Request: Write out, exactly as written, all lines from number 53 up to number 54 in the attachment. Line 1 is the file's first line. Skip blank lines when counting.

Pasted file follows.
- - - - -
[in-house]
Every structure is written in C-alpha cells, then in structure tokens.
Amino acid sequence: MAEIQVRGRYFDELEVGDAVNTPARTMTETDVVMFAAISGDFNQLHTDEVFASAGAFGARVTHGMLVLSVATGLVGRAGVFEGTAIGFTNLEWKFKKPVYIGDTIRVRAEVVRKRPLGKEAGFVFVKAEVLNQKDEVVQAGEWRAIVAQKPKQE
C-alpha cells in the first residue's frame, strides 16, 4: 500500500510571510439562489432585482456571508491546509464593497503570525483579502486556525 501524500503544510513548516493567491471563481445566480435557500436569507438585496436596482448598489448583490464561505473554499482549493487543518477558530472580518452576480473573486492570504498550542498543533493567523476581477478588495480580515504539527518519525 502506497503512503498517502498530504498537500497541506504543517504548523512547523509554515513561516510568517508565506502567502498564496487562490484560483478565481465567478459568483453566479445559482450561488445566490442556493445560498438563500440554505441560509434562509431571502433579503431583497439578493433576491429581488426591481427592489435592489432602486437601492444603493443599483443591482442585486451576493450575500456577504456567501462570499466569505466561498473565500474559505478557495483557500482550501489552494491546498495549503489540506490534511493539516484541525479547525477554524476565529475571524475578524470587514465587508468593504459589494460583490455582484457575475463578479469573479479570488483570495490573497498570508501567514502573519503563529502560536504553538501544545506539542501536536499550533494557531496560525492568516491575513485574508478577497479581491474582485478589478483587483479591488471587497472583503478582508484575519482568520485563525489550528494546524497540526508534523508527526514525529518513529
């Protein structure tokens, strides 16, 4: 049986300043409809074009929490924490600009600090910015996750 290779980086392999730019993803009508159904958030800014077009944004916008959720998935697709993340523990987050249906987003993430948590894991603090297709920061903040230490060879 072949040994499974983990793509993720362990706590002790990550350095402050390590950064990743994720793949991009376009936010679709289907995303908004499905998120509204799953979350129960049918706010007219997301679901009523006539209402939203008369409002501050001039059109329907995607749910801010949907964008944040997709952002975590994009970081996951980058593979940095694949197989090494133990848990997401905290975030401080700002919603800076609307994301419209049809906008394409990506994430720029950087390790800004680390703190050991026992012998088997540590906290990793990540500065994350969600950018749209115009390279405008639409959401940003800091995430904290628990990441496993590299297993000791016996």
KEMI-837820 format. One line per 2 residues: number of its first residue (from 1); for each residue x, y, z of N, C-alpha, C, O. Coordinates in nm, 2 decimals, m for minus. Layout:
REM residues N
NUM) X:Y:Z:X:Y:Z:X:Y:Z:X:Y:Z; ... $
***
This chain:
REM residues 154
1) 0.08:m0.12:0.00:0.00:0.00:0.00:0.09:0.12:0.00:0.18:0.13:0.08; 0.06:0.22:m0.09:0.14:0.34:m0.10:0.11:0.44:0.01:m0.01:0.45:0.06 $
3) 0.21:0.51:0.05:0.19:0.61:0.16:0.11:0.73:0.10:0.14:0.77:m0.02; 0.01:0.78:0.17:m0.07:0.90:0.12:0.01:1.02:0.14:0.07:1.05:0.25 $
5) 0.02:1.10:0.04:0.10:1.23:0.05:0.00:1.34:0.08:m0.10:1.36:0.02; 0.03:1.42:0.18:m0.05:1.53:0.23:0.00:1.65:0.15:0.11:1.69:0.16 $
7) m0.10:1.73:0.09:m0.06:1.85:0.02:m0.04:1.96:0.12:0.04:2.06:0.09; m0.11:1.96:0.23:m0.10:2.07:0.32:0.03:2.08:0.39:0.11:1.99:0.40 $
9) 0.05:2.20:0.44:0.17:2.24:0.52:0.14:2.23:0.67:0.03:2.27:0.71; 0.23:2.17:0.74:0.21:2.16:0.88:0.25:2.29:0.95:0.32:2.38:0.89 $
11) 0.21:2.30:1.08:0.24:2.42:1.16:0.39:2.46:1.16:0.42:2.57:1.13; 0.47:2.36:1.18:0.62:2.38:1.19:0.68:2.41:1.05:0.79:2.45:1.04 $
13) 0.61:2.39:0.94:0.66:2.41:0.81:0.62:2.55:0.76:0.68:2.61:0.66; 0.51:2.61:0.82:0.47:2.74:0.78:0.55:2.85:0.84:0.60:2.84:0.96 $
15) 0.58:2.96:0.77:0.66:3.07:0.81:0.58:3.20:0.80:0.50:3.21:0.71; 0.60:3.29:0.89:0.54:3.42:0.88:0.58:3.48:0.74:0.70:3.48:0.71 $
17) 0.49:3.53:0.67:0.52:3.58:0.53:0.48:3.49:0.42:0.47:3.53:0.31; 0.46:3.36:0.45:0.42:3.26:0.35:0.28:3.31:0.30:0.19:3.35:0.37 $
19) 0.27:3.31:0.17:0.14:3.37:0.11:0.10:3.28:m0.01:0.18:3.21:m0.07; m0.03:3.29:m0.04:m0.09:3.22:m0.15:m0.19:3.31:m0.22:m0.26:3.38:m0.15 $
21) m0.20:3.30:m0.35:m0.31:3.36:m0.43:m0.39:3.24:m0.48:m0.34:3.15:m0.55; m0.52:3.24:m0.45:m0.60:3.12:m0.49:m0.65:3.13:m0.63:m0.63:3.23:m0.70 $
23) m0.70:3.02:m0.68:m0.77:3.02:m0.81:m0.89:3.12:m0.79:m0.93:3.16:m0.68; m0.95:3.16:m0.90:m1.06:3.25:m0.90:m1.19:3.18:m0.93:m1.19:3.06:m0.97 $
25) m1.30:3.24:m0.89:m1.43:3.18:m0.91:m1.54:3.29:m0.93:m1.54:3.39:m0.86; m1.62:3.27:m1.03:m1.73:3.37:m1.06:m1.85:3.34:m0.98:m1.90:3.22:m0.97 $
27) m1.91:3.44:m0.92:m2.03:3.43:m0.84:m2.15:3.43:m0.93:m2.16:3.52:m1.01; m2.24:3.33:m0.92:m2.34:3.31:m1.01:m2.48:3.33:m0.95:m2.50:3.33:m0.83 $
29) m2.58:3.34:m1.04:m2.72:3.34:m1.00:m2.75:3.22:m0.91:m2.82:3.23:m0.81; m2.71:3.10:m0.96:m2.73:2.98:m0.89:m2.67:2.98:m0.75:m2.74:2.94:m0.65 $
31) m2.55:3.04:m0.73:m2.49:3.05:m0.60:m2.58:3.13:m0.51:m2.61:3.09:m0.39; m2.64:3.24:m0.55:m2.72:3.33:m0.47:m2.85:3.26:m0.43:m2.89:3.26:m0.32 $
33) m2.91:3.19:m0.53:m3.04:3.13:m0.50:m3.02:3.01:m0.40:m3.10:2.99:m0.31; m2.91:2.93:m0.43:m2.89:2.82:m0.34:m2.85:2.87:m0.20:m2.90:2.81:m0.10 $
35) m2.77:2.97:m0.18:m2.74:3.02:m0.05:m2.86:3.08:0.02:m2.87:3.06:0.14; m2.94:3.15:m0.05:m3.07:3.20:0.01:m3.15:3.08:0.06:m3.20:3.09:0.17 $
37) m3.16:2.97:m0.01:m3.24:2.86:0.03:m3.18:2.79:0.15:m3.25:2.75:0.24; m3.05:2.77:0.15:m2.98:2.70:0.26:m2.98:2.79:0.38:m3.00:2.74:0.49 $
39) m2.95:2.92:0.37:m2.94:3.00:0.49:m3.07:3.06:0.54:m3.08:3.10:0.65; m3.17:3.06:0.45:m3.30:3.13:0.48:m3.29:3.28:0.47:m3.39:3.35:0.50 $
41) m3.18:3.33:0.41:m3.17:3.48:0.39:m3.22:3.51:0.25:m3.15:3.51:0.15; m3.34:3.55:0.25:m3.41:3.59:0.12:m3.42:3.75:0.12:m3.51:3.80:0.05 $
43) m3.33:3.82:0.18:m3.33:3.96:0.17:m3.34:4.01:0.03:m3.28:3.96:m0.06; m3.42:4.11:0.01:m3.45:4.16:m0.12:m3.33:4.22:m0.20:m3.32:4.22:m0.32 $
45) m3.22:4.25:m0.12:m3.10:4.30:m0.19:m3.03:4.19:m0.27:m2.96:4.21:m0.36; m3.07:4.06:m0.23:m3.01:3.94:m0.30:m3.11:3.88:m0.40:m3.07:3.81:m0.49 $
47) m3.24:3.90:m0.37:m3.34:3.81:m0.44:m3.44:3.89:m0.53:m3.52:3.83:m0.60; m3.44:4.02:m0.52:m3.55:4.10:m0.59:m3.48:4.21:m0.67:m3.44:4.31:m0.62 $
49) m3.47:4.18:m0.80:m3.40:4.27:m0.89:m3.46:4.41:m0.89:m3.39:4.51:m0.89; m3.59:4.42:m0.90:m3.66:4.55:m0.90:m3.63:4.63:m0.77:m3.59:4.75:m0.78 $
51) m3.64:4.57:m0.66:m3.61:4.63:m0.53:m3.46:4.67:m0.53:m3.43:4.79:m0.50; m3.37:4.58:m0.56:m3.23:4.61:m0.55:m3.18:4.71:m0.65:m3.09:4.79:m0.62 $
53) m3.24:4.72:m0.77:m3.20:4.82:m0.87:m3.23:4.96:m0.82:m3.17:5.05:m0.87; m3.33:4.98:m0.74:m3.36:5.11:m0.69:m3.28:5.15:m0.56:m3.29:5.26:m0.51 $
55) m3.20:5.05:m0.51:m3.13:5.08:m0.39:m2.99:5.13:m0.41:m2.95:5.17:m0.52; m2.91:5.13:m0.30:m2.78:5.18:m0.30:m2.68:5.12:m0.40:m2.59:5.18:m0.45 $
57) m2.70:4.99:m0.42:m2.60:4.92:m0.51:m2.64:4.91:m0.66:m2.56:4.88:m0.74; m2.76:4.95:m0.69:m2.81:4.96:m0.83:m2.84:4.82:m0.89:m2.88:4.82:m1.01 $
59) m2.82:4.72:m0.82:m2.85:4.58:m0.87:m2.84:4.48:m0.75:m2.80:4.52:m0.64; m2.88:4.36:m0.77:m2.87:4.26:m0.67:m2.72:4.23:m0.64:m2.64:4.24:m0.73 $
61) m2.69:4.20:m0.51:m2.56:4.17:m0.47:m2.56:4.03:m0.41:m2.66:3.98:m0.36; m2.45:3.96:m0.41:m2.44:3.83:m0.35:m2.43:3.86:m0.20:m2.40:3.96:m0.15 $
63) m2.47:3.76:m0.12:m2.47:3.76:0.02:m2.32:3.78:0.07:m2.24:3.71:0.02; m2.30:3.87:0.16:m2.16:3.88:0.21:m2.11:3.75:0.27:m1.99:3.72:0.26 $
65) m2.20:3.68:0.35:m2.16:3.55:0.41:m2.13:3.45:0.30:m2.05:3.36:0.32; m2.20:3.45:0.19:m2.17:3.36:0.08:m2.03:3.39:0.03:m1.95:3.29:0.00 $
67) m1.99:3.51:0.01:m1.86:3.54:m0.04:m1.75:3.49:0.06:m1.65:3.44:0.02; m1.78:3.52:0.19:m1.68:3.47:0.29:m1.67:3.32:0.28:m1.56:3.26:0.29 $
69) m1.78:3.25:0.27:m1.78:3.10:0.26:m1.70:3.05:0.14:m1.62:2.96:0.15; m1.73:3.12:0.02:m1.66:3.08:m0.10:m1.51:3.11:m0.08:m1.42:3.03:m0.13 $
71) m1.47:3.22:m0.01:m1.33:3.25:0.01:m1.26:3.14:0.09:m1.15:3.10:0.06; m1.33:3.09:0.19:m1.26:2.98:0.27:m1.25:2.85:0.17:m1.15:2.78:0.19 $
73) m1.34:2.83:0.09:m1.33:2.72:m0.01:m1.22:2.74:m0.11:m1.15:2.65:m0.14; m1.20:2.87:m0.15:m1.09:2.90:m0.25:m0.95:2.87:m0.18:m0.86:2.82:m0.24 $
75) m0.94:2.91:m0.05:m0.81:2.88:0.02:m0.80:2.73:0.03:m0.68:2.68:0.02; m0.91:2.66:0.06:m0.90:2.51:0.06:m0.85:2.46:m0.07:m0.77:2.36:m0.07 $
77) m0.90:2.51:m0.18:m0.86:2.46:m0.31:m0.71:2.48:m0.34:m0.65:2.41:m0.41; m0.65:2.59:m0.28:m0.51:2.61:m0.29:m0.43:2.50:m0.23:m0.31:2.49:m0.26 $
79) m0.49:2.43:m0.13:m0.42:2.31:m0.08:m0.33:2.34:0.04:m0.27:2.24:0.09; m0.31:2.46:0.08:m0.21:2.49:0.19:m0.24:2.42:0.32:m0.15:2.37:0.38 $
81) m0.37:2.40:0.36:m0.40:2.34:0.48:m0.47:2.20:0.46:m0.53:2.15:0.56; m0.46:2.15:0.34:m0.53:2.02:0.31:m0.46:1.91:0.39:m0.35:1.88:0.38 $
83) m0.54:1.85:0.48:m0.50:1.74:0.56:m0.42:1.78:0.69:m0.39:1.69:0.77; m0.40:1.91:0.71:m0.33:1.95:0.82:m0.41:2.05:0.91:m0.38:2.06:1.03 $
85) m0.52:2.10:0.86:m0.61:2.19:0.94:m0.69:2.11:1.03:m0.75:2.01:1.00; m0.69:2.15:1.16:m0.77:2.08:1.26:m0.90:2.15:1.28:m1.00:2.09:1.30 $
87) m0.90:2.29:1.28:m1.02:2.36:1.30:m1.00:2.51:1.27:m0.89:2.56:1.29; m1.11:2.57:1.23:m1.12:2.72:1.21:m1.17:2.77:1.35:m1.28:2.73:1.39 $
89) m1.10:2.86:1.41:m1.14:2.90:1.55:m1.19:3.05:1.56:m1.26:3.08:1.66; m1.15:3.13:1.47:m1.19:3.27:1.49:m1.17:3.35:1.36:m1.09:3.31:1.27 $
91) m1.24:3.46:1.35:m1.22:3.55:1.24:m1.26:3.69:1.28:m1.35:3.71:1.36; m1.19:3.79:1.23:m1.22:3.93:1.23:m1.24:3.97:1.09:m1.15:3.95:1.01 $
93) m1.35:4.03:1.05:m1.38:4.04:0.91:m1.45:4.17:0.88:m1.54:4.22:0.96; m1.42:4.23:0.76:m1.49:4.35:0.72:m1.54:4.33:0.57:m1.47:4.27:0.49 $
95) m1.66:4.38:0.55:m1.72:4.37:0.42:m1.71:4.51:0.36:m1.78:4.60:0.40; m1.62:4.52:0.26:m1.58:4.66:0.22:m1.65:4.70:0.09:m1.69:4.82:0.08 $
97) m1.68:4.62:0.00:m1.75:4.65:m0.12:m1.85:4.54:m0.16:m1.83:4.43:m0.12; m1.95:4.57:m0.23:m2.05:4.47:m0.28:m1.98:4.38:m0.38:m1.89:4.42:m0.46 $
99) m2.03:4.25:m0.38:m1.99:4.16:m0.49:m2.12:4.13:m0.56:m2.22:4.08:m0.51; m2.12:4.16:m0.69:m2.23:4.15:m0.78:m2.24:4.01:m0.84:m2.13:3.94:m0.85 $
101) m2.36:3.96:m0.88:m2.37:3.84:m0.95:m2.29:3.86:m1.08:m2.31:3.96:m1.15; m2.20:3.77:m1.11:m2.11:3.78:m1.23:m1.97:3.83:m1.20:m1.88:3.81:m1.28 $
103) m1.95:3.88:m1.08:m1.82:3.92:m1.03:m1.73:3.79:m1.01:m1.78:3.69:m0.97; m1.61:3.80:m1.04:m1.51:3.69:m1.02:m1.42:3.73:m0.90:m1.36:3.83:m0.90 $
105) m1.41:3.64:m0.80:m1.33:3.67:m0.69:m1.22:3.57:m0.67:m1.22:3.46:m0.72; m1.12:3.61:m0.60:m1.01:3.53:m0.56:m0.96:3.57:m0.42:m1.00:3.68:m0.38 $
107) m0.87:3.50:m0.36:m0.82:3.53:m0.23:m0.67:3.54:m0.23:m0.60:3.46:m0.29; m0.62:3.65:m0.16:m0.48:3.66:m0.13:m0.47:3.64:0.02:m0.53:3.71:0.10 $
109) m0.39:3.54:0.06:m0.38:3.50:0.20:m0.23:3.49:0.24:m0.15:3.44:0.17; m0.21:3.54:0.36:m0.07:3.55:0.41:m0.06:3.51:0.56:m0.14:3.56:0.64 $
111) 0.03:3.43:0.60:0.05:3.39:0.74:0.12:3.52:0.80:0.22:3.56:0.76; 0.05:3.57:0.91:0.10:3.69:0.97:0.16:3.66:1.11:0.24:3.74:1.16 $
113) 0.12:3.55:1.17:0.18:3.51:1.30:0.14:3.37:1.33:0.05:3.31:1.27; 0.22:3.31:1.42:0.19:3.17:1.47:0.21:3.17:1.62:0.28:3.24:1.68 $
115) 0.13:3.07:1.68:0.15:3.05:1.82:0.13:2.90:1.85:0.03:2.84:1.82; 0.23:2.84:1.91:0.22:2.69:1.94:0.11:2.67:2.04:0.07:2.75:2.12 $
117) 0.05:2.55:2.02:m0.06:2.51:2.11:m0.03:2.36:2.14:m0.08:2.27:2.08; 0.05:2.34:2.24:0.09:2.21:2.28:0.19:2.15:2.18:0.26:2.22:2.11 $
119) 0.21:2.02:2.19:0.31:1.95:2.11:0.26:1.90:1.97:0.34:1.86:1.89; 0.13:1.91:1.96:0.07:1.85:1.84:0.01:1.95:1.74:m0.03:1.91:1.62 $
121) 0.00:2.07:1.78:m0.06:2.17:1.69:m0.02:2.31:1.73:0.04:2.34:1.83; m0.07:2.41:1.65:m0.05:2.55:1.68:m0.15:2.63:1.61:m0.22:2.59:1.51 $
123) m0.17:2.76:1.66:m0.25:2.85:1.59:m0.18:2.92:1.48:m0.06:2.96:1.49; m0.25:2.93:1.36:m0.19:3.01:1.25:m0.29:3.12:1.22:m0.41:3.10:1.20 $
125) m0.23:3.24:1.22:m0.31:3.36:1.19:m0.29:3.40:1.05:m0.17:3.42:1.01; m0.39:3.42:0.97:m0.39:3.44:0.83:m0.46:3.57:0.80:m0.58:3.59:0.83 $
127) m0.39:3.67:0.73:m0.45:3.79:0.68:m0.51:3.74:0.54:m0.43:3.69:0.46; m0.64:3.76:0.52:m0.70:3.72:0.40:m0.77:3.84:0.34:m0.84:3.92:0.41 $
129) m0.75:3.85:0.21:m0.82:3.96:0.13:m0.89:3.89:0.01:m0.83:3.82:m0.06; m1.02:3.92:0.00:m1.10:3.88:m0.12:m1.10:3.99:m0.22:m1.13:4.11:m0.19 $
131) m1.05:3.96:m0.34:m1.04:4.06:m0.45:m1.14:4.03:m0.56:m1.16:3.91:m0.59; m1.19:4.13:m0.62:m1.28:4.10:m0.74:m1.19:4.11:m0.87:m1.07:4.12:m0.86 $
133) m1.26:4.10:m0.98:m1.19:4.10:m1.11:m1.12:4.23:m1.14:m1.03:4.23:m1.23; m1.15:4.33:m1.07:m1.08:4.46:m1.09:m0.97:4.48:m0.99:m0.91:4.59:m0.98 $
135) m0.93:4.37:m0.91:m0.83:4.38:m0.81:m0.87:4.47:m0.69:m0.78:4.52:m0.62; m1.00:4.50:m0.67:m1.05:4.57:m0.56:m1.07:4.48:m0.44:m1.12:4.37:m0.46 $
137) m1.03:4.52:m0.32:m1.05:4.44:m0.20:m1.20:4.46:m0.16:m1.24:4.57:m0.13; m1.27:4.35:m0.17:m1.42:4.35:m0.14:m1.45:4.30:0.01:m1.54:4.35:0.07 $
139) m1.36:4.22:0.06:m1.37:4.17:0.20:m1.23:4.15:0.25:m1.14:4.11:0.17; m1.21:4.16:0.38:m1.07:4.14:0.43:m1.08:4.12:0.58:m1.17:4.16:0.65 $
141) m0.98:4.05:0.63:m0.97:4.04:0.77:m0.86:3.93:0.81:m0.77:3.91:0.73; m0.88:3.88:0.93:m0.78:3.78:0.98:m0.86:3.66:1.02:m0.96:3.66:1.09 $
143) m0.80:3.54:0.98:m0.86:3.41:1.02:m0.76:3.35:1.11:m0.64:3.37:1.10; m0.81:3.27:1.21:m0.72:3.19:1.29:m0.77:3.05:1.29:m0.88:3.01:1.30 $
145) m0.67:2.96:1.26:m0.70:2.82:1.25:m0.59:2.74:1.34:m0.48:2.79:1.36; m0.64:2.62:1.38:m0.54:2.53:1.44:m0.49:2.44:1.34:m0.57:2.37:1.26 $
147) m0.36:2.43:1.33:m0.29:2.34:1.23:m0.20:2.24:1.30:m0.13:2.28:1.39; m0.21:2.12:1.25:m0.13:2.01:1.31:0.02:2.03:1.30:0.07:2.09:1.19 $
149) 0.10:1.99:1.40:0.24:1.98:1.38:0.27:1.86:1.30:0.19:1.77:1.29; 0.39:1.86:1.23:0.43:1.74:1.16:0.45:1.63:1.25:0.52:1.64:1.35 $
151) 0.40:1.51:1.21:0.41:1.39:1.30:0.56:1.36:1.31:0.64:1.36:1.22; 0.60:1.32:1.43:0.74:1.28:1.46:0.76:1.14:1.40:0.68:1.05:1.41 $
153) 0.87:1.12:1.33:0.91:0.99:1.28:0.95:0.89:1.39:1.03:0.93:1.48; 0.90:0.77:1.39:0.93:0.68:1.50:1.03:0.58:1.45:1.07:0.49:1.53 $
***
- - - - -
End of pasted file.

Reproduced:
83) m0.54:1.85:0.48:m0.50:1.74:0.56:m0.42:1.78:0.69:m0.39:1.69:0.77; m0.40:1.91:0.71:m0.33:1.95:0.82:m0.41:2.05:0.91:m0.38:2.06:1.03 $
85) m0.52:2.10:0.86:m0.61:2.19:0.94:m0.69:2.11:1.03:m0.75:2.01:1.00; m0.69:2.15:1.16:m0.77:2.08:1.26:m0.90:2.15:1.28:m1.00:2.09:1.30 $